Language class fights for Cooks reo
Cook Islanders have been sewing, strumming, and swaying their way through Cook Islands Language week events in New Zealand but the majority of them cannot say much beyond kia orana.
Out of the 62-thousand Cook Islanders in New Zealand only 13 percent say they can speak hold a conversation in te reo.
But an enthusiastic class of adults in Porirua, Wellington, are fighting the trend by meeting weekly to learn the language.
Daniela Maoate-Cox dropped in on a lesson.
It's late in the evening and a group of nine is gathered at Porirua College after a full day at work to learn the song, Hokey Tokey. The free weekly class is in its third year, numbers fluctuate and the faces change but the enthusiasm of those present never waivers. By day 26 year old Stacey Morgan teaches te reo Maori o Aotearoa but by night she learns te reo Maori o te Kuki Airani. She's been coming to class for 5 months and says learning the reo is a way to honour her heritage.
STACEY MORGAN: The biggest thing is knowing that Cook Island Maori is the language of my whanau, of my ancestors and also with Cook Island Maori being at risk as a language is quite important to me.
Like many living in New Zealand, Stacey identifies with multiple ethnicities, Cook Islands Maori, New Zealand Maori, English, and Welsh but her capacity for Maori language is not as common. About 62-thousand people identified as Cook Islands Maori in the 2013 Census but only about eight-thousand or 13 percent say they can speak the language. Stacey says the journey towards fluency is not easy.
STACEY MORGAN: At a mainstream school where English was the main language, that was quite challenging and it took me quite a while, probably six or seven years to become confident to use the language but I think just being in environments where the language is used, so just using it outside of our classes which is quite challenging because less people know Cook Island Maori who I work with or who I'm friends with and that's quite tricky.
Builder, Nigel Vaianu, grew up with his grandparents who are fluent speakers of Cook Islands Maori and being able to communicate with his extended family is motivating him to learn.
NIGEL VAIANU: I'm 40 now, so I guess that's one of the driving things behind it.
DANIELA MAOATE-COX: What are your hopes for your children, would you like them to learn the language as well?
NIGEL VAIANU: Yeah, they're Cook Island, they've got a few choices of languages they can learn. I think it'll be a good idea but me first. I've got to get it first and maybe they'll join in later.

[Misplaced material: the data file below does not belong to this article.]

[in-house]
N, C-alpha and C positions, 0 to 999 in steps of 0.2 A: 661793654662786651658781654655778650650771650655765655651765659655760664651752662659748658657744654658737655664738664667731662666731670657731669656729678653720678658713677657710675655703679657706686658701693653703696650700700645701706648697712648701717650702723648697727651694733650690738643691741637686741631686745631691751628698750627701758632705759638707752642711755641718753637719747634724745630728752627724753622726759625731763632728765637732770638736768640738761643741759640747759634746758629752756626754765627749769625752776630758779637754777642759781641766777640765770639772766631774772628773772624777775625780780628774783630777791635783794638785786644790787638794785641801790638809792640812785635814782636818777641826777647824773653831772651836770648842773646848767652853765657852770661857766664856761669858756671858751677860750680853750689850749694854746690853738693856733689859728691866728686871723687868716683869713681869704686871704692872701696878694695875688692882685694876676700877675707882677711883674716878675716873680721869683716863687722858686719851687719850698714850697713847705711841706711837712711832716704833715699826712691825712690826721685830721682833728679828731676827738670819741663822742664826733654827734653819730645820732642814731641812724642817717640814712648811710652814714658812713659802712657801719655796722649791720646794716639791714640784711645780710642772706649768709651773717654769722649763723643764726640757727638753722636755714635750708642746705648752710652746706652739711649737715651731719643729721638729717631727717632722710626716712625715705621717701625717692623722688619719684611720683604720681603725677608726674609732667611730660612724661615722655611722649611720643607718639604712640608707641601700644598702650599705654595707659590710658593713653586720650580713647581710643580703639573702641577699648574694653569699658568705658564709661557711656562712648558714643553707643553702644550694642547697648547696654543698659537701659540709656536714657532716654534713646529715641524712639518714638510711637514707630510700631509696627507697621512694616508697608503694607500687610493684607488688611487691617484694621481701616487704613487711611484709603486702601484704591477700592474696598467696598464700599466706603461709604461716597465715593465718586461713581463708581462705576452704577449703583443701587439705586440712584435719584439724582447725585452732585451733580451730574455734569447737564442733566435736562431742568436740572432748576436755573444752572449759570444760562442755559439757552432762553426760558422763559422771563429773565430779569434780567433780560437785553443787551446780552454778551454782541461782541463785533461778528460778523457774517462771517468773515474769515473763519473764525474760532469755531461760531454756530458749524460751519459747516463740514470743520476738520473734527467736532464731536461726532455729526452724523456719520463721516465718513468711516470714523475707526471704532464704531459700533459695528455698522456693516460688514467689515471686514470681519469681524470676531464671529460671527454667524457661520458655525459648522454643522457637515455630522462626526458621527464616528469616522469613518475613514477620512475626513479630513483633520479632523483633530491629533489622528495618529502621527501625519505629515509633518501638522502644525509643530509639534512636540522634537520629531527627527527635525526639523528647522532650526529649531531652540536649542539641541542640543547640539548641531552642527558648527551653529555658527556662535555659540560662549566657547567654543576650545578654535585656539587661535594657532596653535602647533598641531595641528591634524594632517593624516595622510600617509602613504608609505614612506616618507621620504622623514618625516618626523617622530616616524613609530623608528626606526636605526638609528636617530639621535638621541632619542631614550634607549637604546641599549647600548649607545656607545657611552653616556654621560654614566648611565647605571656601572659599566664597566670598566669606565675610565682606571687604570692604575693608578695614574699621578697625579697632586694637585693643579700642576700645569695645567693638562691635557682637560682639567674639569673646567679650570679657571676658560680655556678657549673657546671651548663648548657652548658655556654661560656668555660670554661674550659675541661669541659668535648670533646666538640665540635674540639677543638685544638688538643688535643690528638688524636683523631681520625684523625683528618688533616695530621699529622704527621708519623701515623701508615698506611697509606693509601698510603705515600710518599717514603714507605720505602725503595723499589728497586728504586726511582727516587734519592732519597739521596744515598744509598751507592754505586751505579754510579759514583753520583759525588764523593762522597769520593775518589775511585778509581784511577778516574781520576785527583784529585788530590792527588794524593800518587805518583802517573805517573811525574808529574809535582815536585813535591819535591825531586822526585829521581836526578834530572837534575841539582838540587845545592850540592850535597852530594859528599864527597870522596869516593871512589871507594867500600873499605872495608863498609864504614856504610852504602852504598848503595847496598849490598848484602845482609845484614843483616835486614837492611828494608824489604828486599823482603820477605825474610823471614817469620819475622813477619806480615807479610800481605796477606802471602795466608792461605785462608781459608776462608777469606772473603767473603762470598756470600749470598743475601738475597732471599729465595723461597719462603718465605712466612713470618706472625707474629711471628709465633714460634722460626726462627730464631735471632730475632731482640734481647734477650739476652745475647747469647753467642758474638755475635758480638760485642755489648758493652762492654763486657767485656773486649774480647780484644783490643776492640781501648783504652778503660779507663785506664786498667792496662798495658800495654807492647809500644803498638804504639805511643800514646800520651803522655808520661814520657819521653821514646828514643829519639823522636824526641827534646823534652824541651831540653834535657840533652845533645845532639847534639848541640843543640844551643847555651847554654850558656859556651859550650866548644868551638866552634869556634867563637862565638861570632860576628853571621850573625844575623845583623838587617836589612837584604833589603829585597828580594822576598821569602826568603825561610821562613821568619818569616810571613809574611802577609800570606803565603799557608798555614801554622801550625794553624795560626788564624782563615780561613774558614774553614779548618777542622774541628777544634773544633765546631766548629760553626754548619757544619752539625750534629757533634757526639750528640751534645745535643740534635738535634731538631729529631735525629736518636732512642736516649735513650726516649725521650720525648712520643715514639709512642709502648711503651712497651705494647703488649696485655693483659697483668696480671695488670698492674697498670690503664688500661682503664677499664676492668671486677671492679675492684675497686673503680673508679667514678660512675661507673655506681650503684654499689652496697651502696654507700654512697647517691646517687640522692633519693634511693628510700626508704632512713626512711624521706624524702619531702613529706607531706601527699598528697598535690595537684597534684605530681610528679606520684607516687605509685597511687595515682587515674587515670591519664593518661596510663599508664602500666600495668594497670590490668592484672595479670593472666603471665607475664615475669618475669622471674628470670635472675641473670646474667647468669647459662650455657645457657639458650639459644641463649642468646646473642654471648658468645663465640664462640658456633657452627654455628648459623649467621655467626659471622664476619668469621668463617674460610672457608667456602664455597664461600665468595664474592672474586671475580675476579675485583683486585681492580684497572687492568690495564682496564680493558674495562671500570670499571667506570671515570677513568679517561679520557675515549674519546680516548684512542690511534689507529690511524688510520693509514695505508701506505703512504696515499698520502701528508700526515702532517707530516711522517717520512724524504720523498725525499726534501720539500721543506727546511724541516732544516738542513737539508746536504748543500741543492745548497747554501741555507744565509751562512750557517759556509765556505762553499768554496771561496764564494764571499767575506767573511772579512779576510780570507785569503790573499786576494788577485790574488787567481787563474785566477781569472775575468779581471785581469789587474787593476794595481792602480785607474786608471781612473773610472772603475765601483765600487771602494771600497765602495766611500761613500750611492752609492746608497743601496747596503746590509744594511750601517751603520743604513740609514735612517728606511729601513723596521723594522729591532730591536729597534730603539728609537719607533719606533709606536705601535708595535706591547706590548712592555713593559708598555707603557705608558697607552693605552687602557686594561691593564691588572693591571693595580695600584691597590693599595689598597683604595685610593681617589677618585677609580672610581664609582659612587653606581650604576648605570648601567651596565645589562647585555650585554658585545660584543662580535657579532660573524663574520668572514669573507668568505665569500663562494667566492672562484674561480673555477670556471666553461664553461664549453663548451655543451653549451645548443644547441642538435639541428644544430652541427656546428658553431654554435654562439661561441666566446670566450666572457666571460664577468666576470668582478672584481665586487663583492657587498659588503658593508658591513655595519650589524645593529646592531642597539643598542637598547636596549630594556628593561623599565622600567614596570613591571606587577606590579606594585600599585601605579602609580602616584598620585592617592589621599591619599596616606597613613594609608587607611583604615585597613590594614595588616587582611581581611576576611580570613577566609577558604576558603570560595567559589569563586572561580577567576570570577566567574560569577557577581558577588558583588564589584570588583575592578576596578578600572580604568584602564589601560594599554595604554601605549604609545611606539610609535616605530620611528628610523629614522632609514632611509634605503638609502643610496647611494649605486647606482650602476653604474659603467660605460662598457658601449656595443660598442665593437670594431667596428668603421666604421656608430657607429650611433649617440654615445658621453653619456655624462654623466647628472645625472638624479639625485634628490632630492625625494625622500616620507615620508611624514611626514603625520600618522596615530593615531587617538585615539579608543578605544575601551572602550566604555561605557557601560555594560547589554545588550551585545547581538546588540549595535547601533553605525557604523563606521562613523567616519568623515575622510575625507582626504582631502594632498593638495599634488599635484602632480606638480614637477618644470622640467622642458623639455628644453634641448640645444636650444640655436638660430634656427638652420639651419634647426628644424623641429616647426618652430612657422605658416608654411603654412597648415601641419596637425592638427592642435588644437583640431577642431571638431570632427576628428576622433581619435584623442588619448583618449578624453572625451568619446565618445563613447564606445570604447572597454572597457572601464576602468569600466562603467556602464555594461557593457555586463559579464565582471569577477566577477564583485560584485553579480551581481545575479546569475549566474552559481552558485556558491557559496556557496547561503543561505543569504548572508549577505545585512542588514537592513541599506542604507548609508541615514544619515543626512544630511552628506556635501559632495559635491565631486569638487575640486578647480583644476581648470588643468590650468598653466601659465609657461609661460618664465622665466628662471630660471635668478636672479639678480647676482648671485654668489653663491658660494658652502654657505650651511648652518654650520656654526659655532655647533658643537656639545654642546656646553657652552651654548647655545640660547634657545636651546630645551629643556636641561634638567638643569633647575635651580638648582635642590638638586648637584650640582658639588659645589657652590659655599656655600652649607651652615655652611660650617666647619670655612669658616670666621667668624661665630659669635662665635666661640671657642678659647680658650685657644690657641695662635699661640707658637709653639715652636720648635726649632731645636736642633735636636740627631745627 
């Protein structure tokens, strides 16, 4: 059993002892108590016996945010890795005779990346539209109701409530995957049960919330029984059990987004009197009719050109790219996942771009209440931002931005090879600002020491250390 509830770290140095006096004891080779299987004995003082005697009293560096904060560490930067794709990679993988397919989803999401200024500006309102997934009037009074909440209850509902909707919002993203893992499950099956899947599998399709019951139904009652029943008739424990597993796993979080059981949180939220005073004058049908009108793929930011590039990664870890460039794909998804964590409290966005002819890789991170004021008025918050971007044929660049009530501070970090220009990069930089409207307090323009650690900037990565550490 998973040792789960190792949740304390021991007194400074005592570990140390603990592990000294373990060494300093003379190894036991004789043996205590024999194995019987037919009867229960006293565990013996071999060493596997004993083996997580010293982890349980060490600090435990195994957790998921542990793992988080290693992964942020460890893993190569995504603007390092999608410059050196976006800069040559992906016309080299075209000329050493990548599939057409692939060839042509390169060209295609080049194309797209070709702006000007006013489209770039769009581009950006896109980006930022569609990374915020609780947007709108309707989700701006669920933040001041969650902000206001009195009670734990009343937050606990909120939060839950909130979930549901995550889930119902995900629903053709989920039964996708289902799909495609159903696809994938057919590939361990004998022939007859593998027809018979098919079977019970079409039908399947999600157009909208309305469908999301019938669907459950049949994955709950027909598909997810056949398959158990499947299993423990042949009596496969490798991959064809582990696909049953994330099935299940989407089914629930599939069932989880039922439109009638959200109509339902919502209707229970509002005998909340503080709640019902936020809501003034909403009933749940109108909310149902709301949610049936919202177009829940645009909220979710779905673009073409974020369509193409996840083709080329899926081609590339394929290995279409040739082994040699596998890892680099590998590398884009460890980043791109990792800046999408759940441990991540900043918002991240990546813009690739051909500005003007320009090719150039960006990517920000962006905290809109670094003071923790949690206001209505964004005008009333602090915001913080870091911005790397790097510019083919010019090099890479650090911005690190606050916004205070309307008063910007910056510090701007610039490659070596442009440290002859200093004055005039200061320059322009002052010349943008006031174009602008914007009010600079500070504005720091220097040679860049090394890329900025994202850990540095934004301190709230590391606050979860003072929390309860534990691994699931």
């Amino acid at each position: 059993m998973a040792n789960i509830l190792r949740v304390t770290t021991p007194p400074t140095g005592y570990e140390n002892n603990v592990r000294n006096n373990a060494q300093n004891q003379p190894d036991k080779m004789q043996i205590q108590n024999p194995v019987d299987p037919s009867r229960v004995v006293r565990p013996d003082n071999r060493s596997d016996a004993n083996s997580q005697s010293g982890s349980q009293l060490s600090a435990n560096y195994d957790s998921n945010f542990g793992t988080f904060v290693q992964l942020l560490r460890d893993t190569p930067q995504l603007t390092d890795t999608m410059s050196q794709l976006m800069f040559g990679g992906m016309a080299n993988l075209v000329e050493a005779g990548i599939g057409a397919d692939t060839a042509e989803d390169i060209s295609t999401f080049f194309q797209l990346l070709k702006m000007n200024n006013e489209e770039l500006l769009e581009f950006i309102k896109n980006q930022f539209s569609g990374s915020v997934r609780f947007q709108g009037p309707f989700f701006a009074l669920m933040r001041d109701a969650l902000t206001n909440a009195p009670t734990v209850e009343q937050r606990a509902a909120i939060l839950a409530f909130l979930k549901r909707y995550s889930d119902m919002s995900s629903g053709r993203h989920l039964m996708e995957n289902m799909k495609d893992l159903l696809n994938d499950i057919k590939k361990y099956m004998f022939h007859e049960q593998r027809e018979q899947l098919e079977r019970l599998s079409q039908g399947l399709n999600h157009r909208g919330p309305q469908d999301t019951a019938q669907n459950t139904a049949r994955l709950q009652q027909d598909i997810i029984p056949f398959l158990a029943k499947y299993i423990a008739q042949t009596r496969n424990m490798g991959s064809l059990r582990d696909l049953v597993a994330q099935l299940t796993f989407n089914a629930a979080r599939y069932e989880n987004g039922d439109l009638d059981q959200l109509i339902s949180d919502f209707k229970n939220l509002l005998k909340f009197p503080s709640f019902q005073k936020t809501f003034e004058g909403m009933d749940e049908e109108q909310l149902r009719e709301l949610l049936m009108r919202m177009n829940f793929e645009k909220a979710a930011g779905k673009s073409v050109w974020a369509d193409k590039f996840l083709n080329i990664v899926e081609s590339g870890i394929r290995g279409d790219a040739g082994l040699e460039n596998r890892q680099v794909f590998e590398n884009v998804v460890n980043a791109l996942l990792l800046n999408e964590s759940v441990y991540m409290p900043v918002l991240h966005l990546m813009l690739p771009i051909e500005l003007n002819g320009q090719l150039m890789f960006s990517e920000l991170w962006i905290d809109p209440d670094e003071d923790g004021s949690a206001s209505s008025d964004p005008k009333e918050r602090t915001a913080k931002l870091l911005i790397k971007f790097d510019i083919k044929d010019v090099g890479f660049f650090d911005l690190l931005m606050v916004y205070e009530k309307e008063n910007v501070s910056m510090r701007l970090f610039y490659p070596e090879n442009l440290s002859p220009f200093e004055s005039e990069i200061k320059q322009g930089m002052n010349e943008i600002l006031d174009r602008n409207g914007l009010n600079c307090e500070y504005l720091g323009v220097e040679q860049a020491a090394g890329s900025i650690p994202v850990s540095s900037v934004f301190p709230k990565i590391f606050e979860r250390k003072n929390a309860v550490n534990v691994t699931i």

Efforts to pass te reo on to the next generation faded during the last century as the influence of western culture dominated the Pacific. Data from the 2013 census shows those born in New Zealand are less likely to speak Cook Islands Maori than those born overseas with the numbers sitting at 3.6 percent and 44.9 percent, respectively. The class' teacher, Teremoana Hodges, says the lull is devastating.
TEREMOANA HODGES: One of the things that I'm really really sorry about is that I didn't teach my children the language and I'm really really sorry that my parents were so focused on learning English that our language wasn't valued, that was at that time. Now my children have got grandchildren and children and I can see the hunger in their eyes. So I'm really really sorry that I didn't start earlier.
Teremoana Hodges says knowing your native tongue is more than just learning words.
TEREMOANA HODGES: You can't identify yourself in a language that's alien to you. But if I said to you, toku ingoa ko Teremoana, no Rarotonga mai au, that's my identity. But if I said, my name is Teremoana, I come from the Cook Islands, from Rarotonga, it doesn't have the depth. There is a saying that goes, look to the source of where you're from, and the depth of that knowledge and the depth of where that comes from.
Teremoana Hodges says she hopes to develop a website and app for the language. But for now it's baby steps for this group in Porirua as they focus on perfecting the Hokey Tokey.
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